Another survey by the economics ministry shows vast differences in the price of toys and also differences in the price of food products that go into the traditional Christmas tamal.
The toy survey took place at the beginning of November at 33 stores all over the country.
The ministry inspectors found toys that were similar differing in price up to 10 times. Identical toys also had variable prices. Some 583 toys were involved in the survey.
Inspectors found that in one store Mattel’s traditional Barbie sold for 3,995 colons or about $8. At another store the price was 6,350 colons or about 59 percent higher, the ministry said.
The ministry also said that price tags on 425 food products were defective. In some cases there was no information in Spanish. Others did not list the name and phone number of the distributor and others failed to show the country of origin, said the ministry. Only five stores had price tags that complied with the law, the ministry said.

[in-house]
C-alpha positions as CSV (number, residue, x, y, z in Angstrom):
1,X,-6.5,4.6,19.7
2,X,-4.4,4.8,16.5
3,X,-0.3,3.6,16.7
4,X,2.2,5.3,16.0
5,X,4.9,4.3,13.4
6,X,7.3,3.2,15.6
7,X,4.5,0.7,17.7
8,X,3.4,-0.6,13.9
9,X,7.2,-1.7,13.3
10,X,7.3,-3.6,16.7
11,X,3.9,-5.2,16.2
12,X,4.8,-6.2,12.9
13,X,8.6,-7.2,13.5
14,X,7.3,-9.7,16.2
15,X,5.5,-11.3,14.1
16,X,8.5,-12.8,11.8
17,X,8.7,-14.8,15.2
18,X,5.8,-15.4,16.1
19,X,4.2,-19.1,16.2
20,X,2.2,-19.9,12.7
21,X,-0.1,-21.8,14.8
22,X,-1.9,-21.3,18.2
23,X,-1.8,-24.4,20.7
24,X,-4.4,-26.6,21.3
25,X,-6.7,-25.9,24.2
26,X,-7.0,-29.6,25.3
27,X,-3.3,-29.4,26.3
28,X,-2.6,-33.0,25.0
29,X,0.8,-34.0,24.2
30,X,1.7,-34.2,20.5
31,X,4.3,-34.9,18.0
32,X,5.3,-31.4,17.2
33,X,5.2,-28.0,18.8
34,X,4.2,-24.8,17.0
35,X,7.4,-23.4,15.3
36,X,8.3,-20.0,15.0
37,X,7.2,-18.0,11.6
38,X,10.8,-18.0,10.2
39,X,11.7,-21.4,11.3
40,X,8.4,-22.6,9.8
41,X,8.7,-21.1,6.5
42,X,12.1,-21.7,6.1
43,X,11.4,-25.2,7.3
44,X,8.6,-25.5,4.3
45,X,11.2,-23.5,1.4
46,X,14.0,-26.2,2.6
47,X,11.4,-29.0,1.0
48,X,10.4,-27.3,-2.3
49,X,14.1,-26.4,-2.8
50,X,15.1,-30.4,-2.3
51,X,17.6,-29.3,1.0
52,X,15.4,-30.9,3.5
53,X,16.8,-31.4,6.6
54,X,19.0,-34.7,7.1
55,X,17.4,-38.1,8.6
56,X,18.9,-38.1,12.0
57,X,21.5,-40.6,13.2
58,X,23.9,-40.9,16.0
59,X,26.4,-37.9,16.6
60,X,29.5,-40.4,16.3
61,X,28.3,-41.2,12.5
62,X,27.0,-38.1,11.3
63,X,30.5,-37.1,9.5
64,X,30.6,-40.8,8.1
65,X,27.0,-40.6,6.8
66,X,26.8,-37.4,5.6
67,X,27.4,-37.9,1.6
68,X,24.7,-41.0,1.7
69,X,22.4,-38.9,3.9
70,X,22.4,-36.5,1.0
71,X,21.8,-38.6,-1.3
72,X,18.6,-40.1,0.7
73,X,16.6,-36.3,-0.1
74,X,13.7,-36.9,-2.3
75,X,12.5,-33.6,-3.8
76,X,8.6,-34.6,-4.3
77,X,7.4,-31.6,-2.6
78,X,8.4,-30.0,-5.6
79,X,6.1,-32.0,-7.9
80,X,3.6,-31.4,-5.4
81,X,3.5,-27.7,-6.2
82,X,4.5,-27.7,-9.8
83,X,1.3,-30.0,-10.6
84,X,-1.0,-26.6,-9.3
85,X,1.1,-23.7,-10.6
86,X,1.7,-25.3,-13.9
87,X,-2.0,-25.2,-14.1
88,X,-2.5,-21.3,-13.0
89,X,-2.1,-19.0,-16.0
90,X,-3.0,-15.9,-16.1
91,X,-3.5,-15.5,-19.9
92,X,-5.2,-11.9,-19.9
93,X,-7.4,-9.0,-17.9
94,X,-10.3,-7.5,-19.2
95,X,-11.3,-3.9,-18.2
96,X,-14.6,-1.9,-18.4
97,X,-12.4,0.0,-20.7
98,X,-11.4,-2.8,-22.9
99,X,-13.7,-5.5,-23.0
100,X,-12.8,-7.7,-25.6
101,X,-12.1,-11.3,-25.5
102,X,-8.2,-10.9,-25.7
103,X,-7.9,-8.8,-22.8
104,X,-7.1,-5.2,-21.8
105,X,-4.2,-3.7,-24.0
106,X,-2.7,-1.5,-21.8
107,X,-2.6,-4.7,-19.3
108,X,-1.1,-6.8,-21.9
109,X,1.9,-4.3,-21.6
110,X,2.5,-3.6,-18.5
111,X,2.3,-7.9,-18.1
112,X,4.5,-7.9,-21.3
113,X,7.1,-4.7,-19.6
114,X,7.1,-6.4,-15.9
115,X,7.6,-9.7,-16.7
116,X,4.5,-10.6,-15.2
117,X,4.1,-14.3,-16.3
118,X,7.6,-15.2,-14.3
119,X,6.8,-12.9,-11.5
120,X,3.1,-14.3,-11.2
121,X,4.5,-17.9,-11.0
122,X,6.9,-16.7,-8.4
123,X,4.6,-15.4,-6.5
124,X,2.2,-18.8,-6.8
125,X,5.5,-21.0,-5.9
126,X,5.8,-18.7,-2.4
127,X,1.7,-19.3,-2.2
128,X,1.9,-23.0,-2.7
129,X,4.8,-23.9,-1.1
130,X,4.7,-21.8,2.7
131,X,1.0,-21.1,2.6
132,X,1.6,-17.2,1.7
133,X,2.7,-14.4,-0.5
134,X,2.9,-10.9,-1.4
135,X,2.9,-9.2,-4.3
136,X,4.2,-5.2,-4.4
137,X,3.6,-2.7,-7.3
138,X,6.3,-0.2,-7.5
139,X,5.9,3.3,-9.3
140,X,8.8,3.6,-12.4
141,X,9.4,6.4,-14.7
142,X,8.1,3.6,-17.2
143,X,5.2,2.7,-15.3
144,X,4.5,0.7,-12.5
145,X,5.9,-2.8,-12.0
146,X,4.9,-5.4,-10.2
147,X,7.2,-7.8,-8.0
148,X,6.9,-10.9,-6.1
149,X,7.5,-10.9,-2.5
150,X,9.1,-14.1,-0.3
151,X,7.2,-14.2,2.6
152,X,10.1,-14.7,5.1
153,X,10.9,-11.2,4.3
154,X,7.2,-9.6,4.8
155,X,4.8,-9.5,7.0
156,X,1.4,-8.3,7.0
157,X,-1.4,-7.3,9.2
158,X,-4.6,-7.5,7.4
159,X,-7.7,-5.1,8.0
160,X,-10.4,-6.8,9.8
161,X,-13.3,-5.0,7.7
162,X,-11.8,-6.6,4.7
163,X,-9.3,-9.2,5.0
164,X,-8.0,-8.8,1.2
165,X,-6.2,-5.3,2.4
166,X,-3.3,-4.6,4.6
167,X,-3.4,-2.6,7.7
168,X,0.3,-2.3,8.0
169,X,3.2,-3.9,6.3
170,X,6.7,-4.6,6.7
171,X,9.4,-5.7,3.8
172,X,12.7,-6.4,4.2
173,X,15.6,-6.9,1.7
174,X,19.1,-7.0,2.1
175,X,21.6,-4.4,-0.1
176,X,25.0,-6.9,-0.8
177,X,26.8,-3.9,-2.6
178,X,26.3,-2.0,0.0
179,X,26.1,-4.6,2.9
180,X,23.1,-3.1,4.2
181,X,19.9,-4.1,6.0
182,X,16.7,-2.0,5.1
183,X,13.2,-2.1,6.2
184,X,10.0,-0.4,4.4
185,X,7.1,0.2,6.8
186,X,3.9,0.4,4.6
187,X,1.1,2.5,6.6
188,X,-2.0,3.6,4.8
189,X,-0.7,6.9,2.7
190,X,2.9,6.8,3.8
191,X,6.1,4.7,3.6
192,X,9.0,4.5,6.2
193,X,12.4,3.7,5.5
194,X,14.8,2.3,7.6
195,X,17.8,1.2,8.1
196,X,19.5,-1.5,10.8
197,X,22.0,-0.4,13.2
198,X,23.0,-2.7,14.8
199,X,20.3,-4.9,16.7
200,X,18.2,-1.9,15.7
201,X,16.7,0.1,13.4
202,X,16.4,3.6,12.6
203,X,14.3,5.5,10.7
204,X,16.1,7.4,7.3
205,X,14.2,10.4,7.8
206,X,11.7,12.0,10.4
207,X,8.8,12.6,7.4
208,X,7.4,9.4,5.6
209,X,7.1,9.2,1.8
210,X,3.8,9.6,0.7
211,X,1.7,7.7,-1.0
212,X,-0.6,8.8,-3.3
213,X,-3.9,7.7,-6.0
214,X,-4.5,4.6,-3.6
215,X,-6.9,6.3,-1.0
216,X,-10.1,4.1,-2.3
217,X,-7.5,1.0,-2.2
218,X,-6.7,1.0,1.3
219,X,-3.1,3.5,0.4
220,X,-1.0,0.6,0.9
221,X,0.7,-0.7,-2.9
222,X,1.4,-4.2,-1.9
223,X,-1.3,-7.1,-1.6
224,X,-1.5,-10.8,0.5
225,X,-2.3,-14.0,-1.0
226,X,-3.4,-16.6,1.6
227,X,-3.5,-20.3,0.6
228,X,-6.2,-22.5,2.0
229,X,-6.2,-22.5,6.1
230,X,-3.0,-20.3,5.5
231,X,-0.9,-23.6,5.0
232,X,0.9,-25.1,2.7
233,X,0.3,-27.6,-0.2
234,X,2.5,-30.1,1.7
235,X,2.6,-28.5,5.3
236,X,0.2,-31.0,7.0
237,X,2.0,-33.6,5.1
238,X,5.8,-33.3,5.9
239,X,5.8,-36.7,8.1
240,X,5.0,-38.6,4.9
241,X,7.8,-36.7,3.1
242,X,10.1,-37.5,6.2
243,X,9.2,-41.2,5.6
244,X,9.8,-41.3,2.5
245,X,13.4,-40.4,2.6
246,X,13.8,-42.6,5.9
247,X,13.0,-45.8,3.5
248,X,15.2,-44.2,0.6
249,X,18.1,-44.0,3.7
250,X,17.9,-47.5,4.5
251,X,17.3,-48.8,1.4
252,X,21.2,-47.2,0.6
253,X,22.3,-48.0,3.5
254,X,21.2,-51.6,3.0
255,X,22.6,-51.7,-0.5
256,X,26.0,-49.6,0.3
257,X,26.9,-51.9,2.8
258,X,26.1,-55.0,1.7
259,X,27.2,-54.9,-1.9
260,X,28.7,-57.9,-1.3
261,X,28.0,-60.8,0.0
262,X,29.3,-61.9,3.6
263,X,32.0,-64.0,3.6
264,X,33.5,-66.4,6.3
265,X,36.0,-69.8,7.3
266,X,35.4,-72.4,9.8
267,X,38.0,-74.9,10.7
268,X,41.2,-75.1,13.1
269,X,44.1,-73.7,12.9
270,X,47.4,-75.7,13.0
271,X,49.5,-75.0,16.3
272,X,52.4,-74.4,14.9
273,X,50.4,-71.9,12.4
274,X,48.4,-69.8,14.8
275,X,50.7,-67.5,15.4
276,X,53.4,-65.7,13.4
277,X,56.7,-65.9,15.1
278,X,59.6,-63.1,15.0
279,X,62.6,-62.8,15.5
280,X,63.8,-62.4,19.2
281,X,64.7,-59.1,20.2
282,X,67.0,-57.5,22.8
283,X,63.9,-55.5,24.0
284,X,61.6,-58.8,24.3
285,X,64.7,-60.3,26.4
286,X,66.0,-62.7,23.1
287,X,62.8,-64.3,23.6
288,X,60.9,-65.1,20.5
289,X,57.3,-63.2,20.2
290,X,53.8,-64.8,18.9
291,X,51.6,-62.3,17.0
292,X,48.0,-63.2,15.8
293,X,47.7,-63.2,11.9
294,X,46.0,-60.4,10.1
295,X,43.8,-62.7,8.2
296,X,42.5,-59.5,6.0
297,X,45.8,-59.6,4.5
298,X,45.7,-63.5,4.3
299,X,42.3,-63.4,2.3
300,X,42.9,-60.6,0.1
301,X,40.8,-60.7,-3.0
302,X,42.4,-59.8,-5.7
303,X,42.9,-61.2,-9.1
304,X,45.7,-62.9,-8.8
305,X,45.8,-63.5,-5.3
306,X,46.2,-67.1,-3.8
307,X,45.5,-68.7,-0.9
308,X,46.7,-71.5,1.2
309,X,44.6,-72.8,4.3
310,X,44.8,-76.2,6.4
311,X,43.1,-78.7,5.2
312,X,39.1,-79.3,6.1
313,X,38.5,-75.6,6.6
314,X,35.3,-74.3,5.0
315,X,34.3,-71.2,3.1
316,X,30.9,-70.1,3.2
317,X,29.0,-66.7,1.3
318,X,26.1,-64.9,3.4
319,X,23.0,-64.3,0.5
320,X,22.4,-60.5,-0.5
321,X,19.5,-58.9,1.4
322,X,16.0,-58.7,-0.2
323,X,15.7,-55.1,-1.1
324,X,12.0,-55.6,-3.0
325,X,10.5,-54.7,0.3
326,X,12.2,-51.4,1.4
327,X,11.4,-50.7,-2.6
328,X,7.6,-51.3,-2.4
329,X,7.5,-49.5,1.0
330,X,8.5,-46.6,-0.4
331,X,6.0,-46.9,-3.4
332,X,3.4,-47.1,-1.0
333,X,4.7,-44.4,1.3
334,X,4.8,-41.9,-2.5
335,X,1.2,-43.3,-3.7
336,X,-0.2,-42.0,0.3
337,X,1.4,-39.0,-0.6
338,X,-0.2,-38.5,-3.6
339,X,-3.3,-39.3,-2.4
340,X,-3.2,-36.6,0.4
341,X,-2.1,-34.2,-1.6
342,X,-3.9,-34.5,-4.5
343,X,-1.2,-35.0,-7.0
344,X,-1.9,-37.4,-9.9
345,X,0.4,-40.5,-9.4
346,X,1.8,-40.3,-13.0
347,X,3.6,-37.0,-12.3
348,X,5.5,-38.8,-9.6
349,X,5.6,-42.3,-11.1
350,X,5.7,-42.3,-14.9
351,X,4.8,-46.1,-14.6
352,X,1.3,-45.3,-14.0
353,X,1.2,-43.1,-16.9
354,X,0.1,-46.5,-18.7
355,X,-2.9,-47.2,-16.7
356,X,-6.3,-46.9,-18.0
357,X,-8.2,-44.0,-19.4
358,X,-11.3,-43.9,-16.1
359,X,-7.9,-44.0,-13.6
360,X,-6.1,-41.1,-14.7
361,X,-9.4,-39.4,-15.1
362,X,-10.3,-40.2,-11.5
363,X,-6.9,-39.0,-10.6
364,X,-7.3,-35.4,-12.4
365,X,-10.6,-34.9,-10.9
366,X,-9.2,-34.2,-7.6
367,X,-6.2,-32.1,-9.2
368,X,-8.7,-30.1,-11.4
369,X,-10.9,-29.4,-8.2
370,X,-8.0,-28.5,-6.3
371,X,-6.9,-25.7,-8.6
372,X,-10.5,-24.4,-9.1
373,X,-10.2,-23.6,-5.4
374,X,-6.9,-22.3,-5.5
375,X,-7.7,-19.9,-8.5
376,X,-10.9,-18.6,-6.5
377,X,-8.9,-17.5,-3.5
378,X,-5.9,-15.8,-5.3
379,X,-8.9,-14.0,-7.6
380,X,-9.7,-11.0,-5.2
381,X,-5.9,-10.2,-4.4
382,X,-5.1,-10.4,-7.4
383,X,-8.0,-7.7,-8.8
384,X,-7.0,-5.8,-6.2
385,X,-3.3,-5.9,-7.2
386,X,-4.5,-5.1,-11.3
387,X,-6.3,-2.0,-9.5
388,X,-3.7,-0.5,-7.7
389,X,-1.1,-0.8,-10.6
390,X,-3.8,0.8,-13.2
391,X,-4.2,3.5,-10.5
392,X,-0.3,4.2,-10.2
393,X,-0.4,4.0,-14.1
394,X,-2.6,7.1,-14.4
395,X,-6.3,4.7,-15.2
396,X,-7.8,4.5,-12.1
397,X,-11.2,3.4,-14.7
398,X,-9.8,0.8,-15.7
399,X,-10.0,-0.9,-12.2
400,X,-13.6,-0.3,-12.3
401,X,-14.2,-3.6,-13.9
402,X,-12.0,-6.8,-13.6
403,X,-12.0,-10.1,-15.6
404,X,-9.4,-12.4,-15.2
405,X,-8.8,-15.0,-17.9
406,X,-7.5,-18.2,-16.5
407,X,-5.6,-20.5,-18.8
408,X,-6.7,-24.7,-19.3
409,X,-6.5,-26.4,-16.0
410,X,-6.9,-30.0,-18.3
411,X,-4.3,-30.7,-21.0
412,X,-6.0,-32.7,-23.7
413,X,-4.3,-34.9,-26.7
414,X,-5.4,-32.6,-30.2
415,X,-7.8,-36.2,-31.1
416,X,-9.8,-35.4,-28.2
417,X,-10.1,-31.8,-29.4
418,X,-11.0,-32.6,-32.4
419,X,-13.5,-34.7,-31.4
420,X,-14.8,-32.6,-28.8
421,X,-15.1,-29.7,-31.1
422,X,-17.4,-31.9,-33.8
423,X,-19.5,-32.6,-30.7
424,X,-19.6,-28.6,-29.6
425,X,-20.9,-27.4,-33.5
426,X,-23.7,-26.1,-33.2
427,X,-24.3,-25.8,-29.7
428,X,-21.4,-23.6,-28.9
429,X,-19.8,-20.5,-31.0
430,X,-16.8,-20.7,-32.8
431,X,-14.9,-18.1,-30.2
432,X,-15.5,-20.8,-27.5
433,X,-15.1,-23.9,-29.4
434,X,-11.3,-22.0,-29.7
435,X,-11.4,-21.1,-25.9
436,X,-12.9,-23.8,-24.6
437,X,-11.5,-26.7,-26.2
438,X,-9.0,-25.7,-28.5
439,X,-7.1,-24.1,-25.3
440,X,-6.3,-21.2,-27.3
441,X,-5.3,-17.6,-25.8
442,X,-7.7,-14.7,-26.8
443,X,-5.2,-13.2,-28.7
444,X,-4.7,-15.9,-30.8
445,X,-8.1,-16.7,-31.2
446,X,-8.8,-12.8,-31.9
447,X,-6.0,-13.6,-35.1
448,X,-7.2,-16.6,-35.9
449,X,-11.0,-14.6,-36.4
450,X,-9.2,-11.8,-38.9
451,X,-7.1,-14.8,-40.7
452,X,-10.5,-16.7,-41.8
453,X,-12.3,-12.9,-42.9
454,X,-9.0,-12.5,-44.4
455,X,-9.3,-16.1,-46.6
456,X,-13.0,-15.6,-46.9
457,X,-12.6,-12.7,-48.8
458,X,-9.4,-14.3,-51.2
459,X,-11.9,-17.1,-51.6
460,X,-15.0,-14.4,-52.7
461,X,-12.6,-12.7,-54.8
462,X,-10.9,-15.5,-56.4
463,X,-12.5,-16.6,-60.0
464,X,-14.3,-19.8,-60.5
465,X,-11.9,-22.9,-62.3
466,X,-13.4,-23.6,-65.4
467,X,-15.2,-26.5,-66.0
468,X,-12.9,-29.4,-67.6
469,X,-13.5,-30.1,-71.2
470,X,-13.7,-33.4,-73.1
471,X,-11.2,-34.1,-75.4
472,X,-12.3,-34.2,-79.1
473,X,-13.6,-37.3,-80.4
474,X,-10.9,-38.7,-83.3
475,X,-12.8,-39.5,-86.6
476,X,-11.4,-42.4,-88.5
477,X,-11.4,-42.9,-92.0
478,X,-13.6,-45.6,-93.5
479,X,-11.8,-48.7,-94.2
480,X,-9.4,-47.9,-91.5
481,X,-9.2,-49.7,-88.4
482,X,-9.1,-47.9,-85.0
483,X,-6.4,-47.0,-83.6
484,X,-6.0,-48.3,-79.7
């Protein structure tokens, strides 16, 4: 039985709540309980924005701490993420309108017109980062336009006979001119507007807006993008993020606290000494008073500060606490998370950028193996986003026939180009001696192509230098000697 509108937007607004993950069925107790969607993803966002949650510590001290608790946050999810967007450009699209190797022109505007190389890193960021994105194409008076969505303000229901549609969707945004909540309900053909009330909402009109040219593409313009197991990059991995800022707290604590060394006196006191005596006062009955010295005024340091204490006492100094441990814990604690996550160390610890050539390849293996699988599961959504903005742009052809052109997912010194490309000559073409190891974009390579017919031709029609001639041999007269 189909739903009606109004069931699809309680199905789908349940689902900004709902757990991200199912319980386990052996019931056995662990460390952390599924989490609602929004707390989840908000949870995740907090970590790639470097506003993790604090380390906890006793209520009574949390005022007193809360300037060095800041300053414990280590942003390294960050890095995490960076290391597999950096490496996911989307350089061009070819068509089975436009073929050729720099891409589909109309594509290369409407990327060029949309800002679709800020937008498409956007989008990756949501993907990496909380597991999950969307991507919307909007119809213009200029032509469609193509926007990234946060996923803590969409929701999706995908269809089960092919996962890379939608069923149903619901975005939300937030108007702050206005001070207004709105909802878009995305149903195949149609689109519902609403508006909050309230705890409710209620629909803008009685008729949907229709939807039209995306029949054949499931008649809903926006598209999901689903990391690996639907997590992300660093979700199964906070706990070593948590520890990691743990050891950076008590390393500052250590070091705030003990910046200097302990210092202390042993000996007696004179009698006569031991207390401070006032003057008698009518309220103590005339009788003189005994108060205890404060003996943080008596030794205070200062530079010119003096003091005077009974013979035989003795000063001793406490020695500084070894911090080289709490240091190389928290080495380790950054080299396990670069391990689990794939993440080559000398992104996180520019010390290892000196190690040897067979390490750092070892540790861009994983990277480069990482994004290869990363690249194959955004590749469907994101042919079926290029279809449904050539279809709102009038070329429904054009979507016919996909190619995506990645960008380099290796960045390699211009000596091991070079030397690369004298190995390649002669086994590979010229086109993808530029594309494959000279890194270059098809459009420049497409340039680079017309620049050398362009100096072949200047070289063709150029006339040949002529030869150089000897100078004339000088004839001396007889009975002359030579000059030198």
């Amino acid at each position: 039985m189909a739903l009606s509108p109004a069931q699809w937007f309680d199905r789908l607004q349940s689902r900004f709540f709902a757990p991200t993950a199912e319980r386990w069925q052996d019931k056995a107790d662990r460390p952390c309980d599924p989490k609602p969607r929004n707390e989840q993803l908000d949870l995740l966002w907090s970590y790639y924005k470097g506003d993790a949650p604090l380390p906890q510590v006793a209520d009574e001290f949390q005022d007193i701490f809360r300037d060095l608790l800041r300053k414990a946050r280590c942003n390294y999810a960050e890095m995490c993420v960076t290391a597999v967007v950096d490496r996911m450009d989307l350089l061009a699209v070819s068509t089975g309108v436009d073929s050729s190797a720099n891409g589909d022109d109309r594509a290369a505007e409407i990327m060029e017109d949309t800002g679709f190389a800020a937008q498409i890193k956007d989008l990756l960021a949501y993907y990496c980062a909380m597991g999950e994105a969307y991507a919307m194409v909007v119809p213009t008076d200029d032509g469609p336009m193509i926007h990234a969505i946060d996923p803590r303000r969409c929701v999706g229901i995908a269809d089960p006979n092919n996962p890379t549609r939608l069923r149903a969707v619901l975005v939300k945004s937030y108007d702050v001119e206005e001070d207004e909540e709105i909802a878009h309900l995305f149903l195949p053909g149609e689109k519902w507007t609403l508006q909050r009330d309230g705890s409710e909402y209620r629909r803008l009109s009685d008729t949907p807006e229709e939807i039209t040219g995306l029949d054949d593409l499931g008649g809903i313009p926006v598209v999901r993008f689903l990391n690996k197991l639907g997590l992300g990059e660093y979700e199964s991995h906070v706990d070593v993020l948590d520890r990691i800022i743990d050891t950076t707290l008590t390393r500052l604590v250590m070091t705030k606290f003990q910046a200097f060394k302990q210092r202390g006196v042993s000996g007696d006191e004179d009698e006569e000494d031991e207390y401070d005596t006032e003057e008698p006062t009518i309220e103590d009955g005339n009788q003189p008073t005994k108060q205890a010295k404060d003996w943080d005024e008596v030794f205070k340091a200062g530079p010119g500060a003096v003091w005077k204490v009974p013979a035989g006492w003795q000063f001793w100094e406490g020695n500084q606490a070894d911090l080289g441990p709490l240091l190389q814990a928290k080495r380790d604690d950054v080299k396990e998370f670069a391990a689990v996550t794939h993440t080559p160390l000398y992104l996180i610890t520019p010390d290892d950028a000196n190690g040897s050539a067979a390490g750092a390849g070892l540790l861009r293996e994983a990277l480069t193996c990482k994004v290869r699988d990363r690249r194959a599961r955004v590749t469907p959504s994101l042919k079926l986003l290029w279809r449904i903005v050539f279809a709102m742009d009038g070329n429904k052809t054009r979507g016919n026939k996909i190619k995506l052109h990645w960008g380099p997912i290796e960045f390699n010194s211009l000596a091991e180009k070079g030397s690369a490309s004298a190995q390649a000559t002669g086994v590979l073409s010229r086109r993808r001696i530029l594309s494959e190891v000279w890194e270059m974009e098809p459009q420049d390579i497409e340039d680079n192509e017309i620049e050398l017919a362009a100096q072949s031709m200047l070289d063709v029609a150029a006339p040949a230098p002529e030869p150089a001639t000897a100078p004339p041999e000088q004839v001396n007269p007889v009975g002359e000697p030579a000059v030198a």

The percentage of labels and price tags that were defective were some 81 percent of those studied, said the ministry.
The price difference in identical products ranged up to 9,115 colons or about $18.25.
The tamal survey involved 78 stores and took place between Nov. 17 and 23. Inspectors found a 263 percent increase in sweet peppers and 195 percent difference in top-grade potatoes.
Even banana leaves, the traditional wrapping of the Christmas tamales, showed differences of 125 per cent, according to the survey.
The ministry said that the locations with the best prices were the municipal markets in Grecia, Alajuela and Mercado Central in San José.
Some food products have prices fixed by the government.
Inspectors found five establishments, ranging from supermarkets to corner pulperias selling products higher than the established price. They also found stores where the shelf price was less than the price charged at checkout.
Stores found in violation of the law will have to answer to the Comisión Nacional de Consumidor, said the ministry.
The ministry has the full report of prices and products on its Web site.
The ministry conducts price surveys before various holidays. For example, prices of home appliances are checked before mother’s day. Some stores use loss leaders, products prices attractively to lure shoppers. These promotional prices sometimes can distort the ministry’s survey.